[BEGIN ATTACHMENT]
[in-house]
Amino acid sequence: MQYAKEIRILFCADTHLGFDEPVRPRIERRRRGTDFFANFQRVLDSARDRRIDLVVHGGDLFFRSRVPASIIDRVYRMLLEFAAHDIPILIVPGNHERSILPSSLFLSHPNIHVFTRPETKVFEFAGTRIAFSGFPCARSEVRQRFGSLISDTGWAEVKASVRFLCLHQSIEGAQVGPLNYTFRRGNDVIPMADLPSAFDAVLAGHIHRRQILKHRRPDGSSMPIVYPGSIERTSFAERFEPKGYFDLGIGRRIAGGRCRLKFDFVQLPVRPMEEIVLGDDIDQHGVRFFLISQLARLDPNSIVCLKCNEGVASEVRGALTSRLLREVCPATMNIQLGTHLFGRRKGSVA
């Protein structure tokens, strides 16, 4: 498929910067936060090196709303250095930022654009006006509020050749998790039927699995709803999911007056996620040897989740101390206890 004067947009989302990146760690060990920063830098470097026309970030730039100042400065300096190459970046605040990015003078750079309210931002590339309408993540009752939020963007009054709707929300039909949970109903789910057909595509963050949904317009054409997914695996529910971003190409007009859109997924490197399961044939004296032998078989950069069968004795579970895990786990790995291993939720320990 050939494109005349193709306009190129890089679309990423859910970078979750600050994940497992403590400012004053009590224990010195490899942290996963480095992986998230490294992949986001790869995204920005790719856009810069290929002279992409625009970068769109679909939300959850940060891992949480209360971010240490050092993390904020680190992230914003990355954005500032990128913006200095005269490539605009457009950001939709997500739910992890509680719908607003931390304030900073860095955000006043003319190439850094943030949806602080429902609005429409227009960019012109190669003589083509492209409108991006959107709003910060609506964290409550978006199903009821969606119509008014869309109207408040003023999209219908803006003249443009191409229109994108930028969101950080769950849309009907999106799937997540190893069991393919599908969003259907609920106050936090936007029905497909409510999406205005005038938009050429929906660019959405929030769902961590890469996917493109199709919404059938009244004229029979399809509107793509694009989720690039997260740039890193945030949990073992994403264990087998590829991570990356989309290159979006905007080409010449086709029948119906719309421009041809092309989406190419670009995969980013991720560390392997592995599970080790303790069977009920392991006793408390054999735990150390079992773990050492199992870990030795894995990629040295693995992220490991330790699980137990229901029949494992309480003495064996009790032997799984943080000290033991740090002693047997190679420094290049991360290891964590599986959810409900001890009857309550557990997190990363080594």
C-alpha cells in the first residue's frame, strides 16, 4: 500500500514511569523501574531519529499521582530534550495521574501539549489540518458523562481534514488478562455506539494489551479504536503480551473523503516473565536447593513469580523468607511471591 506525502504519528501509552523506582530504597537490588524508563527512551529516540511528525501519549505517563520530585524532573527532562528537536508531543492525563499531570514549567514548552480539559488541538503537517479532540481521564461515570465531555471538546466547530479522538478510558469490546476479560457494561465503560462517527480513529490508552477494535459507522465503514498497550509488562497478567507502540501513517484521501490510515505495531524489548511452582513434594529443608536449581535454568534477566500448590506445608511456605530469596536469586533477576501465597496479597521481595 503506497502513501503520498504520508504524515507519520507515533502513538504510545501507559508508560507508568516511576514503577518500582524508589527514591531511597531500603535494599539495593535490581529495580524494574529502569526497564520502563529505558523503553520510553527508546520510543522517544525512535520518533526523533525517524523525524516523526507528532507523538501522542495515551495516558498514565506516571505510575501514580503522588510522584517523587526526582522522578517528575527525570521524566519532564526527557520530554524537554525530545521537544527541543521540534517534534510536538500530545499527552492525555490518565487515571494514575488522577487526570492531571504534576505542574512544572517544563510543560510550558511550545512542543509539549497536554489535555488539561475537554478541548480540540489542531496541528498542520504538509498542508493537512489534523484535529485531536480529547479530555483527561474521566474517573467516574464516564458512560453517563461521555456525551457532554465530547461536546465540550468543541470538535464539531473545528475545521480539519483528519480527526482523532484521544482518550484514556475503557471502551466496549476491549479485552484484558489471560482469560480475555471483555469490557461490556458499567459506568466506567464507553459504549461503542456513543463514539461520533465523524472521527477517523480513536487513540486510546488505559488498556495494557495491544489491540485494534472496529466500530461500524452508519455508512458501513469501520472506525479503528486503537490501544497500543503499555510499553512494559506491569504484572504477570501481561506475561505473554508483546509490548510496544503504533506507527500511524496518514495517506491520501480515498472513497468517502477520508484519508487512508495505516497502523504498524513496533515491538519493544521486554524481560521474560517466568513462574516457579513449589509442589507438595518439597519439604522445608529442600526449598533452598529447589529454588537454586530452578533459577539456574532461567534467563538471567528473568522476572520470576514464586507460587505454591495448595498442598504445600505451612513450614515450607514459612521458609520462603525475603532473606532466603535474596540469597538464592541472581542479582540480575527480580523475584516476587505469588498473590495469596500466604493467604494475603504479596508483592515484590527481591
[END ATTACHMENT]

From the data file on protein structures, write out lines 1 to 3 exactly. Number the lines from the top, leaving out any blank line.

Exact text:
[in-house]
Amino acid sequence: MQYAKEIRILFCADTHLGFDEPVRPRIERRRRGTDFFANFQRVLDSARDRRIDLVVHGGDLFFRSRVPASIIDRVYRMLLEFAAHDIPILIVPGNHERSILPSSLFLSHPNIHVFTRPETKVFEFAGTRIAFSGFPCARSEVRQRFGSLISDTGWAEVKASVRFLCLHQSIEGAQVGPLNYTFRRGNDVIPMADLPSAFDAVLAGHIHRRQILKHRRPDGSSMPIVYPGSIERTSFAERFEPKGYFDLGIGRRIAGGRCRLKFDFVQLPVRPMEEIVLGDDIDQHGVRFFLISQLARLDPNSIVCLKCNEGVASEVRGALTSRLLREVCPATMNIQLGTHLFGRRKGSVA
């Protein structure tokens, strides 16, 4: 498929910067936060090196709303250095930022654009006006509020050749998790039927699995709803999911007056996620040897989740101390206890 004067947009989302990146760690060990920063830098470097026309970030730039100042400065300096190459970046605040990015003078750079309210931002590339309408993540009752939020963007009054709707929300039909949970109903789910057909595509963050949904317009054409997914695996529910971003190409007009859109997924490197399961044939004296032998078989950069069968004795579970895990786990790995291993939720320990 050939494109005349193709306009190129890089679309990423859910970078979750600050994940497992403590400012004053009590224990010195490899942290996963480095992986998230490294992949986001790869995204920005790719856009810069290929002279992409625009970068769109679909939300959850940060891992949480209360971010240490050092993390904020680190992230914003990355954005500032990128913006200095005269490539605009457009950001939709997500739910992890509680719908607003931390304030900073860095955000006043003319190439850094943030949806602080429902609005429409227009960019012109190669003589083509492209409108991006959107709003910060609506964290409550978006199903009821969606119509008014869309109207408040003023999209219908803006003249443009191409229109994108930028969101950080769950849309009907999106799937997540190893069991393919599908969003259907609920106050936090936007029905497909409510999406205005005038938009050429929906660019959405929030769902961590890469996917493109199709919404059938009244004229029979399809509107793509694009989720690039997260740039890193945030949990073992994403264990087998590829991570990356989309290159979006905007080409010449086709029948119906719309421009041809092309989406190419670009995969980013991720560390392997592995599970080790303790069977009920392991006793408390054999735990150390079992773990050492199992870990030795894995990629040295693995992220490991330790699980137990229901029949494992309480003495064996009790032997799984943080000290033991740090002693047997190679420094290049991360290891964590599986959810409900001890009857309550557990997190990363080594």